There is case law in addition to the one mentioned previously about what is or is not a building operation but this can sometimes muddy the waters rather than make it all clear. Each case will be looked at on its own merits so the 2006 case does not mean that every "Spanish polytunnel" now requires planning permission.

Three main aspects will be considered: size, permanence and physical attachment. Relating these criteria to Hall Hunter v First Secretary of State and others, their operation was on a large scale:

  • The height of the polytunnels varied from 3.2 metres to 4 metres, in length from 50 metres to 100 metres and in width from 6.8metres to 8 metres. The area covered varied from 34 hectares to 43 hectares.
  • They were in place from between three to seven months in any one year.
  • The legs were screwed into the ground using machinery to a depth of 0.6 to 1.0 metres.

This was not your average smallholder! To further put it into context, the Hall Hunter Partnership owned the 470-acre Tuesley Farm in Surrey. They bought the farm in 2004 and subsequently installed the polytunnels, windbreaks and caravans for up to 250 workers. The farm is situated in Green Belt land inside an area designated as of great landscape value. It could also be seen from the nearby Surrey Hills, which is an area of outstanding natural beauty.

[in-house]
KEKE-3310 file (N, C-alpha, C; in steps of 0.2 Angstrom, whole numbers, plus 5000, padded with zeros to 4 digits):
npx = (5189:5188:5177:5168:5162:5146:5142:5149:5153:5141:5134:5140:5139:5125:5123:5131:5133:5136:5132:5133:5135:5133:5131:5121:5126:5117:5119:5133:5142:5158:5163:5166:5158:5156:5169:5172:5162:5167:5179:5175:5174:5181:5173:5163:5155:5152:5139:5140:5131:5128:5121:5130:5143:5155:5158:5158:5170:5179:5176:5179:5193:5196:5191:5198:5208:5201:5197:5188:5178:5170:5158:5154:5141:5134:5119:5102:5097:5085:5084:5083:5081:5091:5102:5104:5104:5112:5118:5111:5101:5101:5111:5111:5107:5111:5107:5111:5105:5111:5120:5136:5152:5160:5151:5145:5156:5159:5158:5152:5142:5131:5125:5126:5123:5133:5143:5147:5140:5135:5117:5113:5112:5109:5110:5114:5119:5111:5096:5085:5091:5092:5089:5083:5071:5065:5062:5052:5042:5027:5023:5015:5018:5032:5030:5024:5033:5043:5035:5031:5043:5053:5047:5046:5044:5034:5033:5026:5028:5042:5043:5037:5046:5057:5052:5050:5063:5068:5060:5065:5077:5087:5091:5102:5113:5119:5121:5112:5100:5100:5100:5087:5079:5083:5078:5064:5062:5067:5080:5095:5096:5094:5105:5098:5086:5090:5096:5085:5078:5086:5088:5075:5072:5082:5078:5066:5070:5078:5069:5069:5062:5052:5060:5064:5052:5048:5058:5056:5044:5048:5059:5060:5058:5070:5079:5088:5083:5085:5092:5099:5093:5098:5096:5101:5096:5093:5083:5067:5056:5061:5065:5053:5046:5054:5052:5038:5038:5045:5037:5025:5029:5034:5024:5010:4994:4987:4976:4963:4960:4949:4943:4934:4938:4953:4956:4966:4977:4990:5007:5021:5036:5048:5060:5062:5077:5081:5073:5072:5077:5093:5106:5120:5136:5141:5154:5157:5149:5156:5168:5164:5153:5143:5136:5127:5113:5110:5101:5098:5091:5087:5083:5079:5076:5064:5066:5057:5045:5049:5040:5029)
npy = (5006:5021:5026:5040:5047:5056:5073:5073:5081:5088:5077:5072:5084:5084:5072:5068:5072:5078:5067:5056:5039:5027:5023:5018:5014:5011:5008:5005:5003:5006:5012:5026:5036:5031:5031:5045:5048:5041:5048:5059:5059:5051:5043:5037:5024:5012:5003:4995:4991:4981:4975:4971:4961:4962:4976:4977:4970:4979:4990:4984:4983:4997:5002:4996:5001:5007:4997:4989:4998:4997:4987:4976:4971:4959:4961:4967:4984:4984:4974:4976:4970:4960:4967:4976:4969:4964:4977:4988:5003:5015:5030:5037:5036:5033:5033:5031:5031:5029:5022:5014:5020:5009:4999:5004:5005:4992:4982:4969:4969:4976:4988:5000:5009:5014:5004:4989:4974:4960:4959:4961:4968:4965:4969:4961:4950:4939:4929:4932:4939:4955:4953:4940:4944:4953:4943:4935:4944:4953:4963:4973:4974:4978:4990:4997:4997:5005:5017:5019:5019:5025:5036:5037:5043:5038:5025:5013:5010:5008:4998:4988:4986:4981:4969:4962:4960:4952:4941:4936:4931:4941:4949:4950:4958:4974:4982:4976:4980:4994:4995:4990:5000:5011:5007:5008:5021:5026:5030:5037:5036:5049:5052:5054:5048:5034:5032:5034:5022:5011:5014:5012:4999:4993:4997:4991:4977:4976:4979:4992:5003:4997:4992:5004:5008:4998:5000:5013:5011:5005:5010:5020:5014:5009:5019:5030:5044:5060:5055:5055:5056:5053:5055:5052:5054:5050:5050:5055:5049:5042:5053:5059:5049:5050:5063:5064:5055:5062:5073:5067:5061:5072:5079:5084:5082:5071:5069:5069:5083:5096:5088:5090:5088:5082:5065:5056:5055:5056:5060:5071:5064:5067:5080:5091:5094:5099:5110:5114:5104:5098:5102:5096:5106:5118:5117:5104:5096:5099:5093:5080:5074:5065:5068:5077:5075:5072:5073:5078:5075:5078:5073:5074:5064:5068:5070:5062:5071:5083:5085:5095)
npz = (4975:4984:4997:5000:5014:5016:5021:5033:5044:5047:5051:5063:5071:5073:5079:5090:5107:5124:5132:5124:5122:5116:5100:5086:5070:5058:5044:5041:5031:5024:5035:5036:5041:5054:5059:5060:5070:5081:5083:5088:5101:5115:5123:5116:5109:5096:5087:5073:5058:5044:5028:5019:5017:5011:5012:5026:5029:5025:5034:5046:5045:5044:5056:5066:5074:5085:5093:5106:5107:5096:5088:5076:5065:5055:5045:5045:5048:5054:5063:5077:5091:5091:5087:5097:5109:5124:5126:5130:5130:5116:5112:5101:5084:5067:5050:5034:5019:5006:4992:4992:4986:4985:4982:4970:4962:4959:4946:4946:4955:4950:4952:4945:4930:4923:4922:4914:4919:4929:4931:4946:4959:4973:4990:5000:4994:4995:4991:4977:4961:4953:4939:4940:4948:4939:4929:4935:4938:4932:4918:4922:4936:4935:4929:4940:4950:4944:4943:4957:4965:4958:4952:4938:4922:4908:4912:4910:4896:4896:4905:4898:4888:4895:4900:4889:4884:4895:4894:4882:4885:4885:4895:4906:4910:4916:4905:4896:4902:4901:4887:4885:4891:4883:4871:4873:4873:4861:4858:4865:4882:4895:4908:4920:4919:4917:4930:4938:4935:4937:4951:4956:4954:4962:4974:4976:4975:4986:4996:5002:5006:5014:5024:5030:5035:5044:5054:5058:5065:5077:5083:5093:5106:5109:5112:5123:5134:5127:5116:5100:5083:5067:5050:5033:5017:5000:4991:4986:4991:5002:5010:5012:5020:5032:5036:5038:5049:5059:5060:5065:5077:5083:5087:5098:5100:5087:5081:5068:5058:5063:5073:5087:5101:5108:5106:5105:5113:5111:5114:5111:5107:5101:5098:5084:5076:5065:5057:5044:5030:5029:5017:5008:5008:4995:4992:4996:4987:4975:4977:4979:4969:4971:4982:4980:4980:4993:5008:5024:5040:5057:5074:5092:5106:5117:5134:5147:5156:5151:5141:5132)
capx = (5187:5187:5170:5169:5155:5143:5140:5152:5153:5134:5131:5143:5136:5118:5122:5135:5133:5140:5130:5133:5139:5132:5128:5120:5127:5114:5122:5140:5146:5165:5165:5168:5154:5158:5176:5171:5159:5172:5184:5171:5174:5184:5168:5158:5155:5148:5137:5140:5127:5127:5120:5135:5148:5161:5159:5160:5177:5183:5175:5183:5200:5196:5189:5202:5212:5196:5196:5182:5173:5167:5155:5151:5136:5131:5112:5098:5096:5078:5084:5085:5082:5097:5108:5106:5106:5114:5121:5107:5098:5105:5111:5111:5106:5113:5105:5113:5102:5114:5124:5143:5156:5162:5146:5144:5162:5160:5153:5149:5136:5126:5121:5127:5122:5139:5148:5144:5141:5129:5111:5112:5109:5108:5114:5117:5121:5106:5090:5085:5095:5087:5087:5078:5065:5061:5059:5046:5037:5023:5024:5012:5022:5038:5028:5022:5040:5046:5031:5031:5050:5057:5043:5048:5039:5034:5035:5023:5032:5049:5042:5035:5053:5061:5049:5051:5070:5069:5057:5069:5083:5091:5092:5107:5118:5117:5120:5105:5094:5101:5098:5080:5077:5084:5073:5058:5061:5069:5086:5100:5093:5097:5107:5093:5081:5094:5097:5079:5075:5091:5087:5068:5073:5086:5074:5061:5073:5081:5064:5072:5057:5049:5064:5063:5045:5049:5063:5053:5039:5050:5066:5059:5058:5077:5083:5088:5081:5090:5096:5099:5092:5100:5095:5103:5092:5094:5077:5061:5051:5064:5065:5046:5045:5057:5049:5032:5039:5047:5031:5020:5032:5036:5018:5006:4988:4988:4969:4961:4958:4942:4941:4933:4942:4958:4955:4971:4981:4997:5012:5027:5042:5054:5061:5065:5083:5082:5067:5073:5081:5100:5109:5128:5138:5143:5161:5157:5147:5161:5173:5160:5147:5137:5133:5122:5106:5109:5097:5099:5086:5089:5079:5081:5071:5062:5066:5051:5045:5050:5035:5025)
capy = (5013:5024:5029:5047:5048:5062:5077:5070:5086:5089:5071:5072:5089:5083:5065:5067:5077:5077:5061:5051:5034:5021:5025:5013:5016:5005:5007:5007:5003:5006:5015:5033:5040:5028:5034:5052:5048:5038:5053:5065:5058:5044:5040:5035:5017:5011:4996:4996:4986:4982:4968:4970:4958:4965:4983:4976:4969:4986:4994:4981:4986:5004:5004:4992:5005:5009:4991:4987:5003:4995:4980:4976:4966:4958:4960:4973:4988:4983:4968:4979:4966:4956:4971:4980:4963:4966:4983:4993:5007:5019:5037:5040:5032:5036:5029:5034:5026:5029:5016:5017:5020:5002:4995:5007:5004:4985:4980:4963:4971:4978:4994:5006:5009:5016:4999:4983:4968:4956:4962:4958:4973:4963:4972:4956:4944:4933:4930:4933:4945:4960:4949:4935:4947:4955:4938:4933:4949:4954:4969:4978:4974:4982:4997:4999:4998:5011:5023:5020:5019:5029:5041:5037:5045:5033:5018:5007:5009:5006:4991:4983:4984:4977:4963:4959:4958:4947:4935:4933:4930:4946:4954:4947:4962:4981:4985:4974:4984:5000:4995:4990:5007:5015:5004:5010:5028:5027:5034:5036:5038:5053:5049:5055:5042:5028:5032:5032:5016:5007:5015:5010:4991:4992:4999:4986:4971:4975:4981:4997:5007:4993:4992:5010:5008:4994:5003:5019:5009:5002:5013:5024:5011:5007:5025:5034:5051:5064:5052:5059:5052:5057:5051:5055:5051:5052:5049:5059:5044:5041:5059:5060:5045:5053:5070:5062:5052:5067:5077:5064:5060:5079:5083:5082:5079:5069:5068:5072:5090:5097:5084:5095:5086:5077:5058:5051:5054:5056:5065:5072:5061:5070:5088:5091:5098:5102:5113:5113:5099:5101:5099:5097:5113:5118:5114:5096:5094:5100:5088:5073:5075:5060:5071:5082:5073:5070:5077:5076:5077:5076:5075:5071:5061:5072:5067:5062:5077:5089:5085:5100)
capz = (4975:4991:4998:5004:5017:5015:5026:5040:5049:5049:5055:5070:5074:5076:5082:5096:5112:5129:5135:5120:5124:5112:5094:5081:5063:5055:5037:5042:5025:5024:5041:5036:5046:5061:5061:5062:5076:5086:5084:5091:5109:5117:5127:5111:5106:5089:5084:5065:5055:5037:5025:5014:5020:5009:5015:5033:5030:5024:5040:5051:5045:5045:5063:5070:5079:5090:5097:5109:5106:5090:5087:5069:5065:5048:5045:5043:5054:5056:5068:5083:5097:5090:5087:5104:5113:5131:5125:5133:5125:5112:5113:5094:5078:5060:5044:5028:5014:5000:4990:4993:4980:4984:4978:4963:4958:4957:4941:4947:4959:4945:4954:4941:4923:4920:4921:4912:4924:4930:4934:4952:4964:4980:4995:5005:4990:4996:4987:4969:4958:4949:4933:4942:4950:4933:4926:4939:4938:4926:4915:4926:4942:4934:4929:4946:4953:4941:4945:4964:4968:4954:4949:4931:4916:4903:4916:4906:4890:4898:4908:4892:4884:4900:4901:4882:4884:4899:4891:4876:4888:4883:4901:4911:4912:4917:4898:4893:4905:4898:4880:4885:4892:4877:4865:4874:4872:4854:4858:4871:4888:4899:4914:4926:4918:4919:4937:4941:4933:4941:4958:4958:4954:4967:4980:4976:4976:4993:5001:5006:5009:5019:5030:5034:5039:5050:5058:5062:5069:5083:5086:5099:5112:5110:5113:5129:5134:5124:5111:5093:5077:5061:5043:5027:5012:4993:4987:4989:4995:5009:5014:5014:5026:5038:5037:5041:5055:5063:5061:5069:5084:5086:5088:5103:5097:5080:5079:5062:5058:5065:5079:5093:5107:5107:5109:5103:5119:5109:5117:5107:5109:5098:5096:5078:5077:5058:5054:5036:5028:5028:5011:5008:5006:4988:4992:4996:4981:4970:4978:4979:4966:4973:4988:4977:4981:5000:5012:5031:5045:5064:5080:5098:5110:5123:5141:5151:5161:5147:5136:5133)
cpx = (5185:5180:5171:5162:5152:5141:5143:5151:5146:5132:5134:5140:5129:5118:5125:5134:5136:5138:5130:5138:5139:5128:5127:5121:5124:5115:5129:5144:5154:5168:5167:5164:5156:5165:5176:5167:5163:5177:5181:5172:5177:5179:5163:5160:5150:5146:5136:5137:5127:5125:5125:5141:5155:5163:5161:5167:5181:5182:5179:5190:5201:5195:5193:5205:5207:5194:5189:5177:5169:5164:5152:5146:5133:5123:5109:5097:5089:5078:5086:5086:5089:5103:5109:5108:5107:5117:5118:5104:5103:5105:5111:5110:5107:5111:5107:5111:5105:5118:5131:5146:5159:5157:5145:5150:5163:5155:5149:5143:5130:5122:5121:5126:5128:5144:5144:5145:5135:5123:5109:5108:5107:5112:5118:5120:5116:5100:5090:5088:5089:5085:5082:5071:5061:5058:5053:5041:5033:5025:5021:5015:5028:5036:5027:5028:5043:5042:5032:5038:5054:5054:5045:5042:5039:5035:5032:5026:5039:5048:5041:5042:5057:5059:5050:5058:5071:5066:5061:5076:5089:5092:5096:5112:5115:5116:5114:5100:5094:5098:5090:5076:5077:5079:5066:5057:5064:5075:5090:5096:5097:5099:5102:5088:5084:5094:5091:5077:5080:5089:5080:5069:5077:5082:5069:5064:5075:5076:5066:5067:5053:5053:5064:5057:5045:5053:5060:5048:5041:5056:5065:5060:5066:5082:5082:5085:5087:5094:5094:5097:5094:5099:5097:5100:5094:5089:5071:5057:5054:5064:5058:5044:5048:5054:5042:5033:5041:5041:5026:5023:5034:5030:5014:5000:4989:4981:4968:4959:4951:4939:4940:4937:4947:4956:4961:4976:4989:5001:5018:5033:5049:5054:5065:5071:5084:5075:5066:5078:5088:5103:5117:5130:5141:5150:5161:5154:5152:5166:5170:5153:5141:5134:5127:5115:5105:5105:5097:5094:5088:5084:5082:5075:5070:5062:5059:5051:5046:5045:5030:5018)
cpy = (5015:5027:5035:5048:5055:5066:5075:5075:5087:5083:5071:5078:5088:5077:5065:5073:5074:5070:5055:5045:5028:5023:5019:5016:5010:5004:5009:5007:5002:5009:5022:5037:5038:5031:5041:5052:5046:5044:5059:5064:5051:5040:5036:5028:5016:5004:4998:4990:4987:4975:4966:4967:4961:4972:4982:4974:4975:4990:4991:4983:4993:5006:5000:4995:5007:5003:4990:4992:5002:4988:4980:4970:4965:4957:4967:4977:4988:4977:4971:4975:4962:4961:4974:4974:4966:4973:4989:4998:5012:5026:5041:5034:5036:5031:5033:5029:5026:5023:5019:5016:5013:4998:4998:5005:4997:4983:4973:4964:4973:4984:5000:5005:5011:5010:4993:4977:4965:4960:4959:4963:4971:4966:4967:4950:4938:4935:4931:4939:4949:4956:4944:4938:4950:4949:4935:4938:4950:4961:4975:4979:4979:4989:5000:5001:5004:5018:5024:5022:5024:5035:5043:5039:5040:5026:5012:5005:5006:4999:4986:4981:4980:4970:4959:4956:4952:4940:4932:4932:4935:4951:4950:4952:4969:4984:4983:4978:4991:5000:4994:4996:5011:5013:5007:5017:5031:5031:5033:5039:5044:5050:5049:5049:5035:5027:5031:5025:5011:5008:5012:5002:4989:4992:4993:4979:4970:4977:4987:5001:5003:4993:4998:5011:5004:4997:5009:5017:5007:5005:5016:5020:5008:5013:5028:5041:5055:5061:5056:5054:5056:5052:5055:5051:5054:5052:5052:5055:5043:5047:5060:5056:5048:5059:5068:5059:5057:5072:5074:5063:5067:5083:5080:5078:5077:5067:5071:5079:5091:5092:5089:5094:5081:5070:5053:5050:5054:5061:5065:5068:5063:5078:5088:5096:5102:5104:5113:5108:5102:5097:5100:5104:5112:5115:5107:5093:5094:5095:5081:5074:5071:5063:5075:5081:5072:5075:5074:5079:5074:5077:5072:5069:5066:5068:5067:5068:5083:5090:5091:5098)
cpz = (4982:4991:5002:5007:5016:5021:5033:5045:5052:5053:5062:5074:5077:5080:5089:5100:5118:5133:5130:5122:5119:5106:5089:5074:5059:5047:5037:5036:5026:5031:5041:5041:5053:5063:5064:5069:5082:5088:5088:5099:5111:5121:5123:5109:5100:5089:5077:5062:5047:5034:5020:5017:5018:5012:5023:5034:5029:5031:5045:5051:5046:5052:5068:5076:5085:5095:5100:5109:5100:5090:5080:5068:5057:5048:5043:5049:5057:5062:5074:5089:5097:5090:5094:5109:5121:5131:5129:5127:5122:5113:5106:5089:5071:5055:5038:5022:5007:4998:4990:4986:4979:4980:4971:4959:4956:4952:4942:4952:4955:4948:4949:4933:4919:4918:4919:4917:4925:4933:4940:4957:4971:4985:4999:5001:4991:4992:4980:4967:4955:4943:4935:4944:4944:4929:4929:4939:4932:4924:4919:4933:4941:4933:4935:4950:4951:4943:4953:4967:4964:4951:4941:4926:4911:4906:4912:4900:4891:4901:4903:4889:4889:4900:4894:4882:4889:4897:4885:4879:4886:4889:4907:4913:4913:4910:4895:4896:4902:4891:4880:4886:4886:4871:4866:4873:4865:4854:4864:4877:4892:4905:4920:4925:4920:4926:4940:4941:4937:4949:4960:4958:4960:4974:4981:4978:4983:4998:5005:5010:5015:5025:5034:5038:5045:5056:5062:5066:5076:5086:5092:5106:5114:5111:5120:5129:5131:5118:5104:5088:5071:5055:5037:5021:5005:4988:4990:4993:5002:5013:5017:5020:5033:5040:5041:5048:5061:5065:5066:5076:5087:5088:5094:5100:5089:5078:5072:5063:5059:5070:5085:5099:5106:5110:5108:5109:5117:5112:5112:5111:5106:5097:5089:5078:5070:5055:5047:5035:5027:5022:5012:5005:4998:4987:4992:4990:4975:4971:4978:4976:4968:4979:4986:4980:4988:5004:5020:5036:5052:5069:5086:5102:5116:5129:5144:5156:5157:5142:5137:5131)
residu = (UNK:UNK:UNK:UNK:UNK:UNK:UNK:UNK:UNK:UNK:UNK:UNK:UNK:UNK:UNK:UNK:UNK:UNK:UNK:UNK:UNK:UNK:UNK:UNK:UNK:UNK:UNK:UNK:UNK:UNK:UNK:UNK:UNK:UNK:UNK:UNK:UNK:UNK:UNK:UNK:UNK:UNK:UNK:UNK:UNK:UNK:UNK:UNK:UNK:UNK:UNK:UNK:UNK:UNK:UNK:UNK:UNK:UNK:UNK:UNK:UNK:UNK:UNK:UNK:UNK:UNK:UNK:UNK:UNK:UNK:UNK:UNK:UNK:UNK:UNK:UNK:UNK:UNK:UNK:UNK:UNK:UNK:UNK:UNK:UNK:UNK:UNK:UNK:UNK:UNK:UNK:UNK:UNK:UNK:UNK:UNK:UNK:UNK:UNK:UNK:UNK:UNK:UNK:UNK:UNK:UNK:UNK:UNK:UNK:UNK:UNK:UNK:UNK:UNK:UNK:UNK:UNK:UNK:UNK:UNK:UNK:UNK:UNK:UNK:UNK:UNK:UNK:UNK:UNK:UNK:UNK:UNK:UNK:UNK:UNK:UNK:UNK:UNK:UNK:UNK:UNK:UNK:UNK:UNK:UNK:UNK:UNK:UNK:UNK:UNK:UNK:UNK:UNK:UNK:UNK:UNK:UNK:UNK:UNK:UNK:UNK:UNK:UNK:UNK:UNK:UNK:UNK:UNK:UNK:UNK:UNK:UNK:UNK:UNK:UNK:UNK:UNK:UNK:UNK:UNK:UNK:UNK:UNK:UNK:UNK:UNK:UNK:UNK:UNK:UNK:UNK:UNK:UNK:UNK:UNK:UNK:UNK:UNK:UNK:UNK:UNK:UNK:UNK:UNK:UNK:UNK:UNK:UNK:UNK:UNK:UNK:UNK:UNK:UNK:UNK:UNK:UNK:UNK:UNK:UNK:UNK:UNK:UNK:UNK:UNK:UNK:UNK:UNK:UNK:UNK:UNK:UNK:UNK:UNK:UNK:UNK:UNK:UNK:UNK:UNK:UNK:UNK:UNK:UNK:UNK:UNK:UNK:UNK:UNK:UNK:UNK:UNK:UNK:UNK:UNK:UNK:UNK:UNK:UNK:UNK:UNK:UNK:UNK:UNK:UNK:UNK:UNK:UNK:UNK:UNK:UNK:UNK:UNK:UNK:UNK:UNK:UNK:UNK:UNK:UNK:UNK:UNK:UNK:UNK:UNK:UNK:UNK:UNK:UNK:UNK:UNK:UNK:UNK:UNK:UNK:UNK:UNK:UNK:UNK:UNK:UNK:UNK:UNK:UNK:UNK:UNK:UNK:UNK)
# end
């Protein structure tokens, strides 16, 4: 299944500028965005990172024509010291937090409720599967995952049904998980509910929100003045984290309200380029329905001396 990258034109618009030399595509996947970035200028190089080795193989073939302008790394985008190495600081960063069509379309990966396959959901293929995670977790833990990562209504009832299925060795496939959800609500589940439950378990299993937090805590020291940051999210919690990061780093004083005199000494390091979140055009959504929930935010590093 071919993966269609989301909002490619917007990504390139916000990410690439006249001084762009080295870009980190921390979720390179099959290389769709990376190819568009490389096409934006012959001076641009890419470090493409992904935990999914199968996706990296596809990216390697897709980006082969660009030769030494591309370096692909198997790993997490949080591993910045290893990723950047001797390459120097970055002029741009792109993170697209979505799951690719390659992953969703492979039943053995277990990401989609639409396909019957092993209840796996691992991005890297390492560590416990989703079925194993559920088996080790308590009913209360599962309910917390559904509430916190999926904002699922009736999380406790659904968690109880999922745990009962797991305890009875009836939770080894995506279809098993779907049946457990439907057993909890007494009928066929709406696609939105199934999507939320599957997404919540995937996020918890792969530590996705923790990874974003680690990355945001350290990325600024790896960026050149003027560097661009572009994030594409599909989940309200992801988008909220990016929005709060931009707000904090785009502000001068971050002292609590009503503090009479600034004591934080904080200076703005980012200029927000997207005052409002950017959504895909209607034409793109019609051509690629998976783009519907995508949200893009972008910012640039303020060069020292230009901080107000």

The Inspector in this case decided that the polytunnels were therefore of a substantial size and proportion, that even the shortest period was sufficient to be a consequence for planning purposes and that they had a substantial degree of physical attachment to the ground.